Gosford Park (2001)
As we sadly announced on Monday that the Government is killing off the UK Film Council .
Founded in 2000, the UK Film Council was tasked by the then Labour administration "to stimulate a competitive, successful and vibrant UK film industry and culture."
One of its key roles was to fund both commercial and niche projects with Lottery money and a major early coup was a £2 stake in Gosford Park , showing that the Film Council had an eye for a great film.
While the investment was sound (hell, Robert Altman hiring just about the entire British acting community), it was the Oscar for Julian Fellowes' screenplay that provided the bigger symbol.
Touching The Void (2003)
The New Cinema Fund was set up to support smaller or more unusual films that might not otherwise get made.
A case in point is Kevin MacDonald's unorthodox documentary, a blend of talking heads and visceral Alpine reconstruction that's more nerve-shredding than most thrillers.
The experiment duly defied expectation by winning Best British Film at the BAFTAS, and paved the way for the Film Council to invest in further documentaries like James Marsh's Oscar-winning Man on Wire .
The Constant Gardener (2005)
What makes a British film? One of the UK Film Council's thorniest questions was to decide what constituted a homegrown hit, given the influx of Hollywood money into British institutions like Harry Potter .
Occasionally, there was little to debate. So The Constant Gardener had an African setting and a Brazilian director (Fernando Meirelles), but John Le Carré's source novel and leads Ralph Fiennes and Rachel Weisz were none more English.
The Film Council's £2 million investment sealed a deal that won Weisz a welcome Oscar.
The Wind That Shakes the Barley (2006)
While Ken Loach has long been regarded as one of British cinema's greatest directors, investors haven't exactly been queuing up to help him make his personal, political - and rarely commercial - movies.
But the UK Film Council took a more pragmatic approach. He contributes enormously to British film (and culture) as a whole. He should be supported. It's that simple.
So its half-million-pound investment in Loach's Irish Civil War drama - by his standards, a big canvas - is worth noting. The film became Britain's only Palme D'Or winner of the past decade, making it probably the Council's biggest success, critically if not commercially.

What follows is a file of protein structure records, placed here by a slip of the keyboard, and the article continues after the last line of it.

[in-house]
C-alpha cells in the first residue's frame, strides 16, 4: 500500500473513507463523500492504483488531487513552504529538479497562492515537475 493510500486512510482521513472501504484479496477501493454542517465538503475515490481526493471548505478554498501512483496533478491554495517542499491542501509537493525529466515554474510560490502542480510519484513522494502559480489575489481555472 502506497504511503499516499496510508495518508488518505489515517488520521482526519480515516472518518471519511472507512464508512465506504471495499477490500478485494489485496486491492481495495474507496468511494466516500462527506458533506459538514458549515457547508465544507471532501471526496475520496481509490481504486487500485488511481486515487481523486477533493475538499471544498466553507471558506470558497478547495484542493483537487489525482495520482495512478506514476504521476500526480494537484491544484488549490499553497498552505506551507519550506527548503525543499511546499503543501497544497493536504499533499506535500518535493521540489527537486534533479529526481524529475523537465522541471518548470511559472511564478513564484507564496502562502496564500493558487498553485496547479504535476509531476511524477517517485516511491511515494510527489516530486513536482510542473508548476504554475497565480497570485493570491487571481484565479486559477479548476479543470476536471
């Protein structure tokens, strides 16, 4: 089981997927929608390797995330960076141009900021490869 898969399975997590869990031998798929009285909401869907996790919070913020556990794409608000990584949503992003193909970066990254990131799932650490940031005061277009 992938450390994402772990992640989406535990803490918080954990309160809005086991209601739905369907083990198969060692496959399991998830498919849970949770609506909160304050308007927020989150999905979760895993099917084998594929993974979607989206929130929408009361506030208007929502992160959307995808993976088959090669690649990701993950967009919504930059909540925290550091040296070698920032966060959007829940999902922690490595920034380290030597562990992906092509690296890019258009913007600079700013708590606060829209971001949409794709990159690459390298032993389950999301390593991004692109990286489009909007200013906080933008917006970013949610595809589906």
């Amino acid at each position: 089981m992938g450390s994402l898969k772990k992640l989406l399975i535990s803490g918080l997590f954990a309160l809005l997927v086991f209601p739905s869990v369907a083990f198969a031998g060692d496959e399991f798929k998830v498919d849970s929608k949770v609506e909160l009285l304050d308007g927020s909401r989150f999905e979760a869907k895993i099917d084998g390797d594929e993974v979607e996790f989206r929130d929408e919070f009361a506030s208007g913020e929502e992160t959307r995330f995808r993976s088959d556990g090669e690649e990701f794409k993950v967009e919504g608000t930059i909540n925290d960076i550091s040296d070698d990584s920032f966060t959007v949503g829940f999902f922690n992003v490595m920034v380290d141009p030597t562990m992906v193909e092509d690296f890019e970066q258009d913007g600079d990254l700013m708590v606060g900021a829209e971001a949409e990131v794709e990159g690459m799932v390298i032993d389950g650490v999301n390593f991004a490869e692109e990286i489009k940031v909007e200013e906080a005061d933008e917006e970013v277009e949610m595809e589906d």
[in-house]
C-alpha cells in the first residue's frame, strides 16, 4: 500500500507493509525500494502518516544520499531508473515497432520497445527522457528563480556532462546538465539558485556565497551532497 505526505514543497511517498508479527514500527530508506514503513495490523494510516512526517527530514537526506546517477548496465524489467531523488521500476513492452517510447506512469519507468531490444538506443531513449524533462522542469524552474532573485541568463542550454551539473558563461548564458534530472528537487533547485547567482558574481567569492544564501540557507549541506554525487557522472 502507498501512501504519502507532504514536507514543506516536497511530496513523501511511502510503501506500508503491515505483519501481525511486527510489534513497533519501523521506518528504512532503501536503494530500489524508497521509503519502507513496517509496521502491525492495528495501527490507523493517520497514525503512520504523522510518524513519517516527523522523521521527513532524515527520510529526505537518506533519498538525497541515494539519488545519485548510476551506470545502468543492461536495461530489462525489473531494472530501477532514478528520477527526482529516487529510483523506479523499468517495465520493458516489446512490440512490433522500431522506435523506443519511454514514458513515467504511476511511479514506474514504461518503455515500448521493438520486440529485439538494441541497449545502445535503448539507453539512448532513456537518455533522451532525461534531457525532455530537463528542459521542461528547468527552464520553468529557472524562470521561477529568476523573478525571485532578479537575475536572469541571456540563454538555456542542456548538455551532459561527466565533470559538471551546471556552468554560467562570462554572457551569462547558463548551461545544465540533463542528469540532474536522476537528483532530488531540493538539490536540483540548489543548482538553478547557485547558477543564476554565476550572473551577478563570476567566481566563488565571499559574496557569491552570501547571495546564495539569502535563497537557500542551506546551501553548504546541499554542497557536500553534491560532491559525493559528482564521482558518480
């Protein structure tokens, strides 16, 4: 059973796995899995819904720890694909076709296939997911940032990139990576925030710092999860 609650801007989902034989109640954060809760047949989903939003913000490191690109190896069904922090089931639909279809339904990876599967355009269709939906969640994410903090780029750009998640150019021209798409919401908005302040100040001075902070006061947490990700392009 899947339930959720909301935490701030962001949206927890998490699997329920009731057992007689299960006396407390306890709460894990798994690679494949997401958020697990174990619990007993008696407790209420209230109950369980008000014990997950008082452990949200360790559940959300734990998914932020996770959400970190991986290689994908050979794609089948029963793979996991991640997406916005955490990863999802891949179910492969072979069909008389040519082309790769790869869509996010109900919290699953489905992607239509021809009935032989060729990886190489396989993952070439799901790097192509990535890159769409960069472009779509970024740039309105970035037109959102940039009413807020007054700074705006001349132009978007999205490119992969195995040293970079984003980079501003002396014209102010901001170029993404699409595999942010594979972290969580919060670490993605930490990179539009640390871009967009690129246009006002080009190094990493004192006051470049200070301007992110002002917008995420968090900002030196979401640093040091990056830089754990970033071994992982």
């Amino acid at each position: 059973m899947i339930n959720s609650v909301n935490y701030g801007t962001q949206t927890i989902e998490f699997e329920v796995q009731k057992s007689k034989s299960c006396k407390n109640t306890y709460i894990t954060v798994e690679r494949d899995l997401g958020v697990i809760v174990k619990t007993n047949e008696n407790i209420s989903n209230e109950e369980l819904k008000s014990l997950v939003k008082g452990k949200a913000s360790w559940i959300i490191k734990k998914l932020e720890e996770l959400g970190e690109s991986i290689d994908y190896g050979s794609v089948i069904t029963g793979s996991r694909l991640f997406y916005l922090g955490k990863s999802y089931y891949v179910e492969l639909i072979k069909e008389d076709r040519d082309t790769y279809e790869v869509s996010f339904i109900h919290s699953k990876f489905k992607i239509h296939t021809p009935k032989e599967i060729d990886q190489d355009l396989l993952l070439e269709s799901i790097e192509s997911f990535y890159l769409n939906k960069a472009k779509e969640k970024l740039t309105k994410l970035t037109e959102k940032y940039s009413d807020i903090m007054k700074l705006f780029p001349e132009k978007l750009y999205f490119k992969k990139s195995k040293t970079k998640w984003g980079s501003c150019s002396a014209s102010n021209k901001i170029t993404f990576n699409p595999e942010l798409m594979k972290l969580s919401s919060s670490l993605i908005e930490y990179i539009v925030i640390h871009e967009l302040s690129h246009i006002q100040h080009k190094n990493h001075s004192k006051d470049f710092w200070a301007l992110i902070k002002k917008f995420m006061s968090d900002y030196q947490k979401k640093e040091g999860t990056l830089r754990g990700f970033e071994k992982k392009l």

Loach, Winterbottom, Meadows. They don't make blockbusters, but the Council helped them make films.
Which isn't to say the Council didn't like to earn money...
Let nobody say that the UK Film Council is incapable of sniffing out a commercial hit.
Sure, the tabloids have wreaked bloody mayhem on the Council's misguided fondness for duff comedies, and nobody will be watching Sex Lives of the Potato Men in tribute this week.
But with a £750,000 award for Christopher Smith and James Moran's satirical horror, the Council earned its genre-movie wings by helping a mainstream project with the smarts (in both senses of the word) to gain favour with multiplex audiences.
London to Brighton (2006)
Some films get started, only to need a little push to get them to the finish line. So it proved with Paul Andrew Williams' debut thriller, for which the UK Film Council provided completion funding.
Little-seen but a model of lean, mean low-budget filmmaking, it garnered plenty of awards...and the Council has supported all of Williams' subsequent projects, proof of its role in shaping the major talent of the future.
This Is England (2007)
Shane Meadows is another major British filmmaker whose work has reached the screen with UK Film Council funding.
No matter that its investment in Once Upon a Time in The Midlands didn't set the world alight. The Council kept faith and its next collaboration with Meadows resulted in a contender for the great British film of the past decade.
Meadows' tough/tender 1980s rites-of-passage saga has proven so enduring it has birthed its own spin-off, in the form of Meadows' forthcoming TV debut, This is England 1986 .
That pot of Lottery money is big enough to allow small amounts hither and thither. Kidulthood was one project that benefitted from funding in its early stages of development.
Its success led to a sequel, and this time its filmmakers got full funding from the Council. Result? A sizeable hit that kickstarted Noel Clarke's directorial career and won him a BAFTA into the bargain.
Crucially, it also showed that, occasionally, the Council could be down with the kids.
Fish Tank (2009)
The UK Film Council didn't only support features; its funding of short films has helped shape a generation of filmmakers.
Nowhere is this better exemplified than the Council's support of Andrea Arnold, from her Oscar-winning short Wasp , through to her feature debut, surveillance thriller Red Road , which won the Jury Prize at Cannes in 2006.
When the equally excellent follow-up Fish Tank repeated the accolade in 2008, it confirmed the Council's instincts and rewarded its loyalty.
In The Loop (2009)
Earlier this year, Armando Ianucci and his team of comedy geniuses went to Hollywood to celebrate an unexpected but deserved nomination for Best Adapted Screenplay.
Filthily funny and pointedly pertinent, the Iraq War satire proved that British cinema can travel - fulfilling the Council's remit to promote our film culture to the wider world.
In light of this week's announcement, though, it's now proved to be something of a last hurrah.
True, BBC Films (who co-funded In The Loop ) and Film Four (who scored the decade's biggest Brit hit with Slumdog Millionaire ) will continue to thrive, but the UK Film Council's loss will be keenly felt. Especially as it's unclear as yet what, if anything, will replace it.
Let's hope it that it doesn't stop today's heavyweights - and the undiscovered talents of the future - will be given the chance to make their mark on British film.